“Spider-Man: No Way Home” (2021) – “Spider-Man. Where are you coming from, Spider-Man? Nobody knows who you are.” – “The Electric Company” Spider-Man Theme Song
Many apologies for contradicting the aforementioned decree, but when we last saw the Marvel Cinematic Universe’s Spider-Man (Tom Holland), everyone discovered “who he is.”
In director Jon Watts’ “Spider-Man: Far From Home” (2019) – which seems like it arrived in theatres a decade ago – Mysterio (Jake Gyllenhaal) reveals Spider-Man’s identity as Midtown High School senior Peter Parker to the world through J. Jonah Jameson’s (J.K. Simmons) news report on TheDailyBugle.net.
“What the—?!?” Spider-Man exclaims.
Well, “Spider-Man: No Way Home” – again, helmed by Watts (who also directed “Spider-Man: Homecoming” (2017)) – picks up immediately from the “Far From Home” post-credit scene. Now, in a panic, our Friendly Neighborhood Red & Blue Hero, grabs MJ (Zendaya), swings across the city and inside some subway tunnels, and arrives at home to flee the chaos and hoopla.
Oh, he and we ain’t seen nothing yet!
“No Way Home” is – far and away – the most ambitious (live-action) “Spider-Man” movie. Second place isn’t close.
While “Homecoming” offered a long-form introduction to the MCU’s web-slinger (outside Holland’s first appearance in “Captain America: Civil War” (2016)) and “Far From Home” was a denouement from the “Infinity War” (2018)/”Endgame” (2019) saga, this film takes a massive, incalculable concept – the multiverse – and introduces it to New York City. More precisely, the multiverse’s expanse targets one human being, Peter Parker.
The result is a crowd-pleasing, popcorn-snacking, and jaw-dropping 148-minute flick.
Sure, screenwriters Chris McKenna and Erik Sommers take apparent departures with logic and also construct an ordinary problem – albeit under extraordinary circumstances – to trigger Peter’s multiverse dilemma, but any scriptwriting shortcuts or tangled webs are forgiven through the pair’s sweat and determination to please the audience, and more specifically, Spider-Man fans.
Die-hard Spidey fanatics won’t want “No Way Home” to end, as McKenna, Sommers, and Watts joyfully and skillfully include oodles of references, quotes, Easter eggs, surprises, and nostalgic cues throughout the 2nd and 3rd acts. The film feels like the three said fellas must have mapped out this movie over countless four-hour, past-midnight diner conversations with the overjoyed glee of teenagers hopped up on stacks of pancakes and 40-oz glasses filled with soda pop.
So, who or what did this Spidey Team conjure?
Conjure is apropos because Peter turns to Doctor Strange (Benedict Cumberbatch) for help with his current conundrum. Since just about anyone on the planet tied to social media knows that Peter is Spider-Man, the folks closest to him – Aunt May (Marisa Tomei), MJ, and Ned (Jacob Batalon) – are negatively impacted. No thanks to Mysterio and Jameson, Spider-Man/Peter is widely-considered a muddled hero or, at worst, a villain. Chalk it up to guilt by association and perception is everything, so Peter asks Strange to stir up a spell that makes the world forget that he’s Spider-Man.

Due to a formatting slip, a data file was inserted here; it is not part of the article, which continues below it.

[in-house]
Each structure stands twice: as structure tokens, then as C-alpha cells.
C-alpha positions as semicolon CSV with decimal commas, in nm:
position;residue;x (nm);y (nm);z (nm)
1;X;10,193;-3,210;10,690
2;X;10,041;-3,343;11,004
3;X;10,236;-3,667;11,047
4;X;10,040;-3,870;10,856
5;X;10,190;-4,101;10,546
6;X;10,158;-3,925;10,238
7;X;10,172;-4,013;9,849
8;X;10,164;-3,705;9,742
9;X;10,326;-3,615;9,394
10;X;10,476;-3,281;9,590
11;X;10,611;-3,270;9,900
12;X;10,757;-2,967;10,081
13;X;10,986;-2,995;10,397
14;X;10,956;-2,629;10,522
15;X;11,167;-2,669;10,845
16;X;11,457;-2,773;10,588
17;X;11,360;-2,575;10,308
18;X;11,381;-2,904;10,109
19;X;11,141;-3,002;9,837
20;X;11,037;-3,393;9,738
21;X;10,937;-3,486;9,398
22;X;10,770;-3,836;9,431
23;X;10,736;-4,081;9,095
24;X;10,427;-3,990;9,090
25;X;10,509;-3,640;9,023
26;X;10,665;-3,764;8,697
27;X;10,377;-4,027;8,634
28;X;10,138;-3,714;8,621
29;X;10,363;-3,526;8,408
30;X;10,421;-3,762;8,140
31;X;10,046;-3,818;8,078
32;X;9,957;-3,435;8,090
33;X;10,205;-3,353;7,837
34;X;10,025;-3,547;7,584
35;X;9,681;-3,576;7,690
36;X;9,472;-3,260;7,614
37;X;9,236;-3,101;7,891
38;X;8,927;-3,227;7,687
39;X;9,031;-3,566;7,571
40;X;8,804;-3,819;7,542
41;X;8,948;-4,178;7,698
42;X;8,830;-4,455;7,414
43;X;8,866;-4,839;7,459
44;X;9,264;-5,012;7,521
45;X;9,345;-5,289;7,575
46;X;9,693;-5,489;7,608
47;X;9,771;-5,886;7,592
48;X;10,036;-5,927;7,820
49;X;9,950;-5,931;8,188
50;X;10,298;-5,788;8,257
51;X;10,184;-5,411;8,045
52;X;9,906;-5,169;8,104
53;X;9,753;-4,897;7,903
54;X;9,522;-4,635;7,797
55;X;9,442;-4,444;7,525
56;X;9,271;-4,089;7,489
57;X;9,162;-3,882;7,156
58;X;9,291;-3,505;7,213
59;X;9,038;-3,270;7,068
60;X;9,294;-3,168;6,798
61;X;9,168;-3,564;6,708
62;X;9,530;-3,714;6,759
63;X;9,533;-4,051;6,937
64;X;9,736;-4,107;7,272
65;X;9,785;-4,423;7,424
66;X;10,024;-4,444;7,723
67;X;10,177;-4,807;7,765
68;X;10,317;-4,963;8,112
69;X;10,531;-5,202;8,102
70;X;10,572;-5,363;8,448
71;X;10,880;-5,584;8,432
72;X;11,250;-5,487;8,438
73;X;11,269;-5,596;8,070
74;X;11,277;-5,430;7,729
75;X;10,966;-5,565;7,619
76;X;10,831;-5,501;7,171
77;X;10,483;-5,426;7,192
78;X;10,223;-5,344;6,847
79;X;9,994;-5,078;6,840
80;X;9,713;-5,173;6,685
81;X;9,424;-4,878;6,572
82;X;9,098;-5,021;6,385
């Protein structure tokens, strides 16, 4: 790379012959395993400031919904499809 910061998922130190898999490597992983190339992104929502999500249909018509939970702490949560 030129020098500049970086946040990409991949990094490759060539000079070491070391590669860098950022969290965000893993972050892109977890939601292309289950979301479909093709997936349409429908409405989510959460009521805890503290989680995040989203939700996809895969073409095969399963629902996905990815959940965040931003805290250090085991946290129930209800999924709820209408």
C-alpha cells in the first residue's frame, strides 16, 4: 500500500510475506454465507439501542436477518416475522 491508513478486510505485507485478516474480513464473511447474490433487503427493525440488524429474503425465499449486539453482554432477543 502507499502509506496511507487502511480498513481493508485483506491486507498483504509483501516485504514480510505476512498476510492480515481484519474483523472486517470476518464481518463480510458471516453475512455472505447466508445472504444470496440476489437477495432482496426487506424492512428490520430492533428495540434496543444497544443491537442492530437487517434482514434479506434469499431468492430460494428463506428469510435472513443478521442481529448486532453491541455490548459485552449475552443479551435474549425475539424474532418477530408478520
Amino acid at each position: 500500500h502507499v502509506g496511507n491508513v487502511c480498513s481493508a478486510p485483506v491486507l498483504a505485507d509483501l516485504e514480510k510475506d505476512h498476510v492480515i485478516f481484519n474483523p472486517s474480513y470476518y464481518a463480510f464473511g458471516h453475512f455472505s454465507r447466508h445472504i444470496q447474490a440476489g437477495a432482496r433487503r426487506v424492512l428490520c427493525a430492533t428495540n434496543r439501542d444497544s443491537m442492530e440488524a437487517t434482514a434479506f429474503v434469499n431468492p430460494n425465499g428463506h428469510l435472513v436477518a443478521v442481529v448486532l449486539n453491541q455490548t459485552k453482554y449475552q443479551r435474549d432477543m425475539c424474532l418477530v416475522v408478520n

The Good Doctor attempts to help this desperate teen, but due to Peter’s anxiety and meddling in the middle of the incantation, Strange ends the mystical experiment. Unfortunately, the magic accidentally releases individuals from other universes who know Spider-Man’s true identity and brings them to this one.
In other words, some specific villains from previous Spider-Man movies (namely from Sam Raimi’s and Marc Webb’s films) magically appear and hence offer brand-new challenges for Holland’s Peter.
Doctor Strange assigns the unenviable task of cleaning up this mess to MJ, Ned, and Peter and exclaims, “Get on your phones, scour the Internet, and Scooby-Doo this ****.”
Hey, just round up these new/old baddies, and then Strange will send them back to their respective homes. Spidey, however, wants to travel an unselfish, noble path and help these otherworldly adversaries by “fixing” their problems.
Have you ever dated someone who tried to fix you? Maybe you were open to it, or perhaps not.
Anyways, Peter attempts to “Scooby-Doo” and “Mr. Peabody” this super-predicament using Stark technology. Since “No Way Home” is a comic book film that bathes in magic, multiverses, and superhero themes, one obviously suspends disbelief. Still, Peter attempting to address immense physiological and technological challenges during a – seemingly – lazy Sunday afternoon has all the eye-rolling feelings of Tony Stark (Robert Downey Jr.) unlocking the key to time travel over coffee in “Avengers: Endgame”.
Although the key to this movie’s success is not how we got here, but hey, that we’re here!
“No Way Home” is not a happy accident. It’s a thrilling, stand-up-and-cheer one, and Watts throws everything plus the kitchen sink (and a toaster oven for good measure) on the screen to take full advantage of this cinematic event’s time and place.
In the process, Holland, Cumberbatch, Zendaya, Batalon, Tomei, Jon Favreau, and others gladly tinker with the appliances and scores of toys, as they seem to enjoy the experience as much as we are.
The film’s intended payoffs, and there are many, outweigh some flawed logic, the 1st act’s slow pacing, and insanely-instantaneous scientific breakthroughs.
Well, Watts’ Spider-Man trilogy is complete. Also, Peter’s high school life is now behind him. How does the pomp and circumstance of this Spider-Man film top the next one? Your guess is as good as mine because “No Way Home” may or may not be the best Spider-Man movie, but it’s the most rewarding one.
⭐⭐⭐ 1/2 out of ⭐⭐⭐⭐
Directed by: Jon Watts
Written by: Chris McKenna and Erik Sommers
Starring: Tom Holland, Zendaya, Benedict Cumberbatch, Marisa Tomei, Jacob Batalon, and Jon Favreau
Runtime: 148 minutes
Image credits: Marvel Studios, Sony Pictures